When Texas native David Cobb wondered aloud if he’d made a mistake by picking the Gophers and a new coaching staff that seemed to critique his every move, his father offered calm assurances.

Caesar Cobb is a retired Army lieutenant and a former professor of military science at Alcorn State University. He and his wife, Nina, raised two older sons who became college football players, so they’d seen it all before.

“I knew what the coaches were doing,” Caesar said. “I told him his time would come.”

Cobb had rushed for 2,946 yards as a three-year starter at Ellison High School in Killeen, Texas. But he rushed for only 57 yards as a freshman with the Gophers and carried only once for 8 yards as a sophomore.

Last year, when the Gophers went to Houston for the Meineke Car Care Bowl against Texas Tech, Cobb’s family held a reunion. His older brother, Daniel, was on Texas Tech’s roster but didn’t dress for the game. Cobb’s duties were limited to kickoff coverage.

“It’s not embarrassing, but that’s kind of how it felt,” David Cobb said. “You go to a college, and [family members] expect you to play, and you don’t really touch the field. In the back of your mind, you just really want that one opportunity, but it just never comes.”

The opportunity finally arrived this season, and Cobb took full advantage, becoming the Gophers first running back to top the 1,000-yard mark since Amir Pinnix in 2006. Minnesota is back in Houston for Friday’s Texas Bowl, this time against Syracuse, and Cobb is expected to play a vital role.

Of the 125 teams in the Football Bowl Subdivision, Syracuse is the only team yet to allow a 100-yard rusher this season. Cobb had six such games this season, and the Gophers can’t wait to see what he can do against the Orange.

“He’s worked very hard,” Gophers coach Jerry Kill said. “It’s a great lesson for our young players that sometimes you just don’t get everything in life right now. You have to earn it and work for it.”

A foot in the door

Cobb’s determination to make his mark as a college running back stems from a childhood growing up in Texas, Mississippi and even Germany.

He was born in Killeen, Texas — about 200 miles northwest of Houston — before the family moved to Gloster, Miss. Caesar Cobb had played running back briefly at Alcorn State before enlisting in the Army, and his three sons were all drawn to football.

The oldest, Caesar Jr., went on to play at Alcorn State. The middle son, Daniel, transferred from Texas Tech to Louisiana Tech this year, and the linebacker wound up leading the Bulldogs with 82 tackles and 12 tackles for loss.

“One brother is four years older, and the other is two years older, and David always tried to keep up with them,” Caesar Cobb said. “That definitely gave him some toughness.”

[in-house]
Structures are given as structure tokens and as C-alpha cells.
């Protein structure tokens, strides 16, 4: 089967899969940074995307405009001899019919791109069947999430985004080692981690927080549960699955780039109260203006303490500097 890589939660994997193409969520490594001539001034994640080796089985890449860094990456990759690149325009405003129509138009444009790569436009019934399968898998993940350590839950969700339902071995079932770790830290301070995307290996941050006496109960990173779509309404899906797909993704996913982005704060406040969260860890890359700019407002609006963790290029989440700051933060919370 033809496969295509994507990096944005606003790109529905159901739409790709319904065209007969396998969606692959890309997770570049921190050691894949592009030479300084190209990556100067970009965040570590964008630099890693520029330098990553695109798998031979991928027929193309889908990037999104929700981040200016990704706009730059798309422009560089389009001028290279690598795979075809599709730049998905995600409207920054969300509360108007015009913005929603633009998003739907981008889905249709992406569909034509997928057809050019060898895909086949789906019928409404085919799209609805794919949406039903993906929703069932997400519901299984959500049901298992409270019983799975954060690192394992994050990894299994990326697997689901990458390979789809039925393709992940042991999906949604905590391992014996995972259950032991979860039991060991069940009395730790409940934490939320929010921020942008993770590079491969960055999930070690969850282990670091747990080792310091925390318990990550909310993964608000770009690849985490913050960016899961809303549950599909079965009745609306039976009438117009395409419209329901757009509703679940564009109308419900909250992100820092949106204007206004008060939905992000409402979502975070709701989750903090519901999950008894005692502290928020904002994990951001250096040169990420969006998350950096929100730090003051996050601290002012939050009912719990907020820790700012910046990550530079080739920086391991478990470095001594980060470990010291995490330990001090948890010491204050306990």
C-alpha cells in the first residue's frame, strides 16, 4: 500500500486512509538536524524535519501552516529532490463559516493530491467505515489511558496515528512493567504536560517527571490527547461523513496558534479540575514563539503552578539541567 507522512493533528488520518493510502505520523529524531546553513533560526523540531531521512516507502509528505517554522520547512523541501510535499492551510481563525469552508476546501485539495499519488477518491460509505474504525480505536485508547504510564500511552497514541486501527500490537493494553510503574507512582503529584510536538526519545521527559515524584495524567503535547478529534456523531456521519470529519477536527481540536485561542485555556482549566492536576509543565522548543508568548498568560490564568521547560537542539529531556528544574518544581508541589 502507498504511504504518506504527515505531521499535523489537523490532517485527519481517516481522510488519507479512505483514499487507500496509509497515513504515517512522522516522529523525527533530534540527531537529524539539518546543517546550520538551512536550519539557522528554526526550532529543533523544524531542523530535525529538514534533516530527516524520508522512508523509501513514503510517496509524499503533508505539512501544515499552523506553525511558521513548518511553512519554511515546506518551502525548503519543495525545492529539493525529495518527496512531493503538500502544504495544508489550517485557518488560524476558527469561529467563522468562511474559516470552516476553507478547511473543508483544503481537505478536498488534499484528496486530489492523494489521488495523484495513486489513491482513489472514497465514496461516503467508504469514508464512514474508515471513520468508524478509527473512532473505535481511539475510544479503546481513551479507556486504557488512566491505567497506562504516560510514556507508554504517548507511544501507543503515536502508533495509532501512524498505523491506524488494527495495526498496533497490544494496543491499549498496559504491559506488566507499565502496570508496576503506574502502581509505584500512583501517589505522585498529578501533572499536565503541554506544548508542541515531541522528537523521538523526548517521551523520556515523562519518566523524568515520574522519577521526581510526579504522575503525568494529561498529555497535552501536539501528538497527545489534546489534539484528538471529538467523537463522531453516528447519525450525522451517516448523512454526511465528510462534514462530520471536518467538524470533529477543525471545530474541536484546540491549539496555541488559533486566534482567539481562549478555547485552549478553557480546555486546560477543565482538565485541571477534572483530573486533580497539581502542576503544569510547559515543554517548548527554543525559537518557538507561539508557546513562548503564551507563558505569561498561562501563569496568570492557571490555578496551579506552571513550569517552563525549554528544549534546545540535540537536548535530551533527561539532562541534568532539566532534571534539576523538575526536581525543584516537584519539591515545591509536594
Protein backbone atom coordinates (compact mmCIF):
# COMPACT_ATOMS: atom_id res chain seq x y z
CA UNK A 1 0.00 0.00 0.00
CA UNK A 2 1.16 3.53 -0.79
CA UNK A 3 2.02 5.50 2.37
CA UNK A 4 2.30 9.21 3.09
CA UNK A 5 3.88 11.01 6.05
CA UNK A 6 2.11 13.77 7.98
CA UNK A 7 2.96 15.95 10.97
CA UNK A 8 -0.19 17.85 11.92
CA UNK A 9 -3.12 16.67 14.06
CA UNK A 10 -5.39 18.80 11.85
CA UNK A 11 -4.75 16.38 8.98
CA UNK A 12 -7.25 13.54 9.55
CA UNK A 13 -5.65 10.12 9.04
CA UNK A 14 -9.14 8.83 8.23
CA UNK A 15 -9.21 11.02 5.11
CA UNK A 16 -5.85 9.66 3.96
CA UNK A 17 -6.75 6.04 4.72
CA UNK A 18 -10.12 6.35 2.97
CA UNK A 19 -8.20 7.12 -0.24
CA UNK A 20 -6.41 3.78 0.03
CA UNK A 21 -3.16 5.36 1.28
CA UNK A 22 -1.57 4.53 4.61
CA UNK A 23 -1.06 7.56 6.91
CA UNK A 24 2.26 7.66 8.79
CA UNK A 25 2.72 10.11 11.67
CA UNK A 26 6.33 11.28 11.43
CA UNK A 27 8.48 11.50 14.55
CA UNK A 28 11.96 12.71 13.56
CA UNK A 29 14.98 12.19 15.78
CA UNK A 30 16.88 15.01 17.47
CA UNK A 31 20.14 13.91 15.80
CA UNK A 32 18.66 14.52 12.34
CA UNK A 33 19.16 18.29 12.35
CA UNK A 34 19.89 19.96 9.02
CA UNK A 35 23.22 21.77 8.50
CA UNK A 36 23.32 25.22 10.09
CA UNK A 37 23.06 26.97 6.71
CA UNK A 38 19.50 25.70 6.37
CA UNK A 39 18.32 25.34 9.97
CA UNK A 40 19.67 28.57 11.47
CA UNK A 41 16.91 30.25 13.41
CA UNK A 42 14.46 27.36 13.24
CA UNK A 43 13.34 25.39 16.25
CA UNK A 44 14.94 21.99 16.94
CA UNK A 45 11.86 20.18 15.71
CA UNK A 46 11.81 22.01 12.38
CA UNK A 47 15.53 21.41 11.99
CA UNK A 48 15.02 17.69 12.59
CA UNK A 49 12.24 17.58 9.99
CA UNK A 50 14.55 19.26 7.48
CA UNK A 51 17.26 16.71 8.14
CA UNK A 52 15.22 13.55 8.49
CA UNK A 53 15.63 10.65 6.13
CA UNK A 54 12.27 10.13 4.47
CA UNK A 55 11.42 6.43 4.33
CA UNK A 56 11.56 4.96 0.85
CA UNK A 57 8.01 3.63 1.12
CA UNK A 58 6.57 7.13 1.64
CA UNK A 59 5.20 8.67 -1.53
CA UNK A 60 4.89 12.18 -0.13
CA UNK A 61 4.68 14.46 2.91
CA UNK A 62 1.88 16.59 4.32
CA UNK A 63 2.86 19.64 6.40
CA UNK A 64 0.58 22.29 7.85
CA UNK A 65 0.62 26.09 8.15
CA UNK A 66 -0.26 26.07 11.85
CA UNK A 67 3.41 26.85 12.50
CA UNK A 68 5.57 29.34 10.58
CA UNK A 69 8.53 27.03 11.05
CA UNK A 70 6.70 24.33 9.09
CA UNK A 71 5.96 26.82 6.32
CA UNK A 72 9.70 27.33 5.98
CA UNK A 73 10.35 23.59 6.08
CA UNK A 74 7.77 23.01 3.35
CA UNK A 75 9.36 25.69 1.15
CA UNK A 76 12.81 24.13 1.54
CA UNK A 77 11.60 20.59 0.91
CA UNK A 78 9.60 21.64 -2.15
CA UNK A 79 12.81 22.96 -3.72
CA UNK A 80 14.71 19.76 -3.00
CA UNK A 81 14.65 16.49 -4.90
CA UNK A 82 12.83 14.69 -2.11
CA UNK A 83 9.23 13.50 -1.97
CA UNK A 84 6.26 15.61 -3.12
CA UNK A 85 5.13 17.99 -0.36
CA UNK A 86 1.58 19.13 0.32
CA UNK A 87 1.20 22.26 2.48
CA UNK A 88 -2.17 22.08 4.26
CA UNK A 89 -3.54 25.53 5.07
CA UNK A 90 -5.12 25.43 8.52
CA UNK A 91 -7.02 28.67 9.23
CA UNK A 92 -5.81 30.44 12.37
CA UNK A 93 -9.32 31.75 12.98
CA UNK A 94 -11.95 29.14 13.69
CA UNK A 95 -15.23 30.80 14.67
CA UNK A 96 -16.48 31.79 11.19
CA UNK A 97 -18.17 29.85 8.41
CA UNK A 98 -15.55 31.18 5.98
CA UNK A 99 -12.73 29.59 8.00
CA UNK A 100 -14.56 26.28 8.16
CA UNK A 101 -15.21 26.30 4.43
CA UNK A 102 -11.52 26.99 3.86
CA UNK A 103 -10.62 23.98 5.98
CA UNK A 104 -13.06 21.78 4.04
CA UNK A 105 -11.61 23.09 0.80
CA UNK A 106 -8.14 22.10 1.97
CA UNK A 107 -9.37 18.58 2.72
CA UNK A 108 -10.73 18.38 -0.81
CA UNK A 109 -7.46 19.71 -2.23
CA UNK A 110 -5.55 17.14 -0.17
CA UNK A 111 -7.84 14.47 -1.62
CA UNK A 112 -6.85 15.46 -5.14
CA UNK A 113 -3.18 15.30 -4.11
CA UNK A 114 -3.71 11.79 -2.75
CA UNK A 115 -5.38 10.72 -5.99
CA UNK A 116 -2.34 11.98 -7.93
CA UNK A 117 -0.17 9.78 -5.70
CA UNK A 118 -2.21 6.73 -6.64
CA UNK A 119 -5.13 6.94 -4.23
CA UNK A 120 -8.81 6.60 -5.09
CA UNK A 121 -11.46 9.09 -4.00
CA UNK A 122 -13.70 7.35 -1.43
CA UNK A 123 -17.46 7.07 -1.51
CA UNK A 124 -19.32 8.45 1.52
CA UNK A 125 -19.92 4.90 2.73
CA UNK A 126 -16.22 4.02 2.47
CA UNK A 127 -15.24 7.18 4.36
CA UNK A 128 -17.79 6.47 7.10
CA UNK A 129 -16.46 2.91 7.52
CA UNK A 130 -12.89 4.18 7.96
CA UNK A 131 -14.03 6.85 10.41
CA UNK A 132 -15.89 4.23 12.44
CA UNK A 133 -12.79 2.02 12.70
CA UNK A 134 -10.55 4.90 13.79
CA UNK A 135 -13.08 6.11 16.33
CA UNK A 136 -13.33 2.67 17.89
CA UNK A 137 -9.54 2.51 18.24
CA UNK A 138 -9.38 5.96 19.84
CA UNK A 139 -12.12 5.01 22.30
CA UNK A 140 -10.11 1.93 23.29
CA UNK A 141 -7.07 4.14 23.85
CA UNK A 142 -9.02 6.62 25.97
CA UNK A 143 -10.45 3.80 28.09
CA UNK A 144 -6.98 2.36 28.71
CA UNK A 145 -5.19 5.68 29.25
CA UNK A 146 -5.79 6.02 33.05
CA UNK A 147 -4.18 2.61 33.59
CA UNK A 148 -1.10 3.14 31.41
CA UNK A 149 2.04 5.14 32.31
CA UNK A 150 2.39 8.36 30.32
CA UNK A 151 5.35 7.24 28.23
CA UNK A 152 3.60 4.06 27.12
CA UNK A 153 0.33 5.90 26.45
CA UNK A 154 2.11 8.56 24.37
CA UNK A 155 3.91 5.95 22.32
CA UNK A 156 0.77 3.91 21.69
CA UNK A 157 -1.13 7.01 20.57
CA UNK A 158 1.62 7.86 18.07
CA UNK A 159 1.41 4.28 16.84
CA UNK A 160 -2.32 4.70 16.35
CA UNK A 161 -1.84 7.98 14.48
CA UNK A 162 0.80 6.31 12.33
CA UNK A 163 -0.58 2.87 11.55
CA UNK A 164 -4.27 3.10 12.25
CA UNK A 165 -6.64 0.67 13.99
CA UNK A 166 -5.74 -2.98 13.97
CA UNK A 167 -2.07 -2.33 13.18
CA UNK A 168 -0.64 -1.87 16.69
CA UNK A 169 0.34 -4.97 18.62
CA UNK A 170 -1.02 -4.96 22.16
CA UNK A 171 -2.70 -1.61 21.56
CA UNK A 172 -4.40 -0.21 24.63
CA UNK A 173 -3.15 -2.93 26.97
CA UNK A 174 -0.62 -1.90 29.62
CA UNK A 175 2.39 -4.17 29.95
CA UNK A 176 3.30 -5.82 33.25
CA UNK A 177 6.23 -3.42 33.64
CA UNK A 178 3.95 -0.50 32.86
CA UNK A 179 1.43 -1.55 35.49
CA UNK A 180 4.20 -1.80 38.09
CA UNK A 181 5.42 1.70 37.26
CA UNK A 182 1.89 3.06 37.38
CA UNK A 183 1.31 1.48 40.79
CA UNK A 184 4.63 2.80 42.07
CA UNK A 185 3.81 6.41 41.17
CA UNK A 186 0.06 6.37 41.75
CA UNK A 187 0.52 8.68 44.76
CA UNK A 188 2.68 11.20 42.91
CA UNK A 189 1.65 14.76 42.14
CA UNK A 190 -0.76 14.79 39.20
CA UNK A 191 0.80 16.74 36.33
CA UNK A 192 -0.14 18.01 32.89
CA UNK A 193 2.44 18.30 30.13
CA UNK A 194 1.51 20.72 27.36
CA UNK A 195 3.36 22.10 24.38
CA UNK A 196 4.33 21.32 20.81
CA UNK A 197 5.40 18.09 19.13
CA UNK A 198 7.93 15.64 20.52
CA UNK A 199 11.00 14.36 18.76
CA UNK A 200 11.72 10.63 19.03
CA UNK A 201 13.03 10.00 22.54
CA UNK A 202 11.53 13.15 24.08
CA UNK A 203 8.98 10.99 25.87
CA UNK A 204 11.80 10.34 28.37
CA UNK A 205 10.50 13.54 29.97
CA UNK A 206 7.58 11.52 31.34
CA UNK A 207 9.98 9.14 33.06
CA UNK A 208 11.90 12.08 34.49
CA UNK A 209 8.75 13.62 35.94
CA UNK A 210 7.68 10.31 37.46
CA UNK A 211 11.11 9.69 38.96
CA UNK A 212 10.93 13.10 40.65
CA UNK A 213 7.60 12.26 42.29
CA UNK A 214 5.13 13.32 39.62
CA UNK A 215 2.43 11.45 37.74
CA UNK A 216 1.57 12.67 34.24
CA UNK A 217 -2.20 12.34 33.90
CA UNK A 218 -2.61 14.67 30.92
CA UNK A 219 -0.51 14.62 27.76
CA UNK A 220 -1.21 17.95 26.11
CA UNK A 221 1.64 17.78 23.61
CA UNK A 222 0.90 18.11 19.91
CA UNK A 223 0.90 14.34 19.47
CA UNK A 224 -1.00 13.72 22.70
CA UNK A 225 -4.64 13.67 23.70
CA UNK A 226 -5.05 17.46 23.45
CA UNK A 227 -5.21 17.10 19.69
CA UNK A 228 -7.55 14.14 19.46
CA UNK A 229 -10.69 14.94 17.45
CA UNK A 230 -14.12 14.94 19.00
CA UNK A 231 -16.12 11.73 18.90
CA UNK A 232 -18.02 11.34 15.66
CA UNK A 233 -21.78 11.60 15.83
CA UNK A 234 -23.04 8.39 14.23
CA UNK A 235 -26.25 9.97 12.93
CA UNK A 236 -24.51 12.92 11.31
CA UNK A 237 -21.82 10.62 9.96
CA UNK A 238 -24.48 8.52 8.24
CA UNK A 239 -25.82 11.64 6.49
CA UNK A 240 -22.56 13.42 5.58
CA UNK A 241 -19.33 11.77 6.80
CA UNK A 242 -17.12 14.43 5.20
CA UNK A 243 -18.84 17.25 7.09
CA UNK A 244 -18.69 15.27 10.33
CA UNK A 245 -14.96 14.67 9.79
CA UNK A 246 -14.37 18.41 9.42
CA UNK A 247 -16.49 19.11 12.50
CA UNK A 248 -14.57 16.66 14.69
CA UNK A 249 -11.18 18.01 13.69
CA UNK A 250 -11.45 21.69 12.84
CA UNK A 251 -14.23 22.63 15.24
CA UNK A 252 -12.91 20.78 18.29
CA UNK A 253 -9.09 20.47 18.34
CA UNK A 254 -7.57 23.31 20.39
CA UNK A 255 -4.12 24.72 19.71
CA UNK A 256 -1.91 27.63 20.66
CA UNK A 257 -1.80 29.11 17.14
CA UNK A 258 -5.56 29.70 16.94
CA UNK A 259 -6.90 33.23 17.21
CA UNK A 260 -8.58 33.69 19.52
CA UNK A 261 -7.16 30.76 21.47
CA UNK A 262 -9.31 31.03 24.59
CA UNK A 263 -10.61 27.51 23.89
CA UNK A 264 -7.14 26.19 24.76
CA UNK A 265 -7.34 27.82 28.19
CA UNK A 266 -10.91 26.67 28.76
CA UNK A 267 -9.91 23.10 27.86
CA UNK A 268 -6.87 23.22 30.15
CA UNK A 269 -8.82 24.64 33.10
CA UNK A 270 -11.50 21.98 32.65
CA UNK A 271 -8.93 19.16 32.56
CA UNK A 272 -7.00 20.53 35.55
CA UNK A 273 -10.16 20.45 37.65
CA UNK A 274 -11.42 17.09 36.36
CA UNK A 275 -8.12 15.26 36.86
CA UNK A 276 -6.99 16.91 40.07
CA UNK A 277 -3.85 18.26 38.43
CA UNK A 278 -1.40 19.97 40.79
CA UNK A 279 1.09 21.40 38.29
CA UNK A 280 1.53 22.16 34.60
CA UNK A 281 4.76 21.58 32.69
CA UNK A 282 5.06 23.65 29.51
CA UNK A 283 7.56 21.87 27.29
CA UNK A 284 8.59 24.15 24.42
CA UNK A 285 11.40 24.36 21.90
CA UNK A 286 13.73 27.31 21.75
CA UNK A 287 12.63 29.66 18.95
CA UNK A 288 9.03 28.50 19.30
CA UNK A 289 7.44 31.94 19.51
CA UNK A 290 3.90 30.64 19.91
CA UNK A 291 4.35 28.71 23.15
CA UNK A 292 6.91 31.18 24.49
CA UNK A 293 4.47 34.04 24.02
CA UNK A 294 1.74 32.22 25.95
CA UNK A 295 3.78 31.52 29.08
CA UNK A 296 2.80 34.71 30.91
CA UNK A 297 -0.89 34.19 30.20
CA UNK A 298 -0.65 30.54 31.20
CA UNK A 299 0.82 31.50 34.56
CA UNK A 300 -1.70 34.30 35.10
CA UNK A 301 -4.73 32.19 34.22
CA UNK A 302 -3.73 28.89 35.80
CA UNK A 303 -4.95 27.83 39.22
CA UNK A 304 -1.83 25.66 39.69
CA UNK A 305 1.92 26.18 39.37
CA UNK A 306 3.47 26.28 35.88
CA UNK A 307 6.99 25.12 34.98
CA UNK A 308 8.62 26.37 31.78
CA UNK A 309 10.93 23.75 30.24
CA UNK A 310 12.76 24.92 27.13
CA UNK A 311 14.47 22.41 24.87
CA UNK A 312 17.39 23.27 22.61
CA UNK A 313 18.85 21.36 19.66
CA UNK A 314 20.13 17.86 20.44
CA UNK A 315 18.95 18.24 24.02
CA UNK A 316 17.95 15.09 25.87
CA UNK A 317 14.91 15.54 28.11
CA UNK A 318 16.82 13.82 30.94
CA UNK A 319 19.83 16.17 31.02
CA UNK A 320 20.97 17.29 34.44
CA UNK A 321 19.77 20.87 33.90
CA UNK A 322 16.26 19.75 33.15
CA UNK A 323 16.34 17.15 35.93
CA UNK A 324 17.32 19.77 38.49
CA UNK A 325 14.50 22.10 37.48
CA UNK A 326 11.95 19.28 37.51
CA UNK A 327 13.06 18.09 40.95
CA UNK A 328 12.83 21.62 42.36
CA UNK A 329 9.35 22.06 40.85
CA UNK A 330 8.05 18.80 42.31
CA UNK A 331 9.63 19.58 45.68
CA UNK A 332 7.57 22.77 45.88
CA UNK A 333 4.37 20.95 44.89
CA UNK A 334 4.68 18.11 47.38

When David was in elementary school, the family moved overseas while his father was stationed in Vilseck, Germany.

“The first year there, my three boys played soccer; they didn’t have any football over there,” Caesar Cobb said. “So the next year we formed a Pop Warner tackling football league.”

Eventually, the Cobbs returned to Killeen, near Fort Hood. This allowed Cobb and his brothers to play at the highest level of Texas high school football — 5A — at Ellison, and each of them thrived.

As a 5-11 running back, David Cobb wasn’t flooded with Division I scholarship offers, but Stanford was among the schools that showed interest. Kill’s staff had just been hired at Minnesota, so Cobb wound up committing eight days after national signing day.

“We kind of got on him late because we got here late,” Kill said.

Kill asked Cobb at the time if he’d be willing to play another position, such as safety.

“I told him ‘Yes sir,’ but in the back of my mind, I wanted to play running back,” Cobb said. “I just had to get my foot in the door.”

Hanging onto his job

Cobb played on special teams as a freshman and started making inroads as a running back before injuring his hamstring. His lack of playing time as a sophomore wasn’t injury-related. He was simply buried on the depth chart.

The coaches felt Cobb had as much talent as any running back on the team, but he had a lot of maturing to do.

“If I took the wrong step, Coach Kill pointed it out in a team meeting,” Cobb said. “It was like they never compliment you on the good things, but he just never gave up on me.

“He always told me he was pushing me for a reason and that if he didn’t care about me, he wouldn’t push me. At times, as a young player, you don’t understand that.”

Donnell Kirkwood led the Gophers with 926 rushing yards last year, but he sprained an ankle in this year’s season opener. Cobb helped fill the void and emerged as the team’s clear No. 1 running back after Rodrick Williams Jr. suffered a turf toe injury.

Cobb has played through a shoulder injury that might require offseason surgery, multiple hip pointers and assorted other bruises. In the regular-season finale at Michigan State, he got spiked on the right knee, but still finished with 27 carries for 101 yards.

“My knee got busted open, and it was just dripping, and I had a lot of meat and skin just hanging off,” Cobb said. “I told them to wrap it up and we’ll just deal with it later, but there’s no way I’m letting another person have that opportunity.”

Cobb’s family held another reunion in Houston this week. His first cousin, Damien Wilson, has emerged as the Gophers’ starting middle linebacker, and between the two cousins, they’ll have more than 40 friends and family members at the game.

Afterward, they’re headed to Mississippi, where Cobb hopes to kick back and celebrate.

“Only if we win, though,” he said. “If we don’t, it’ll be a long ride.”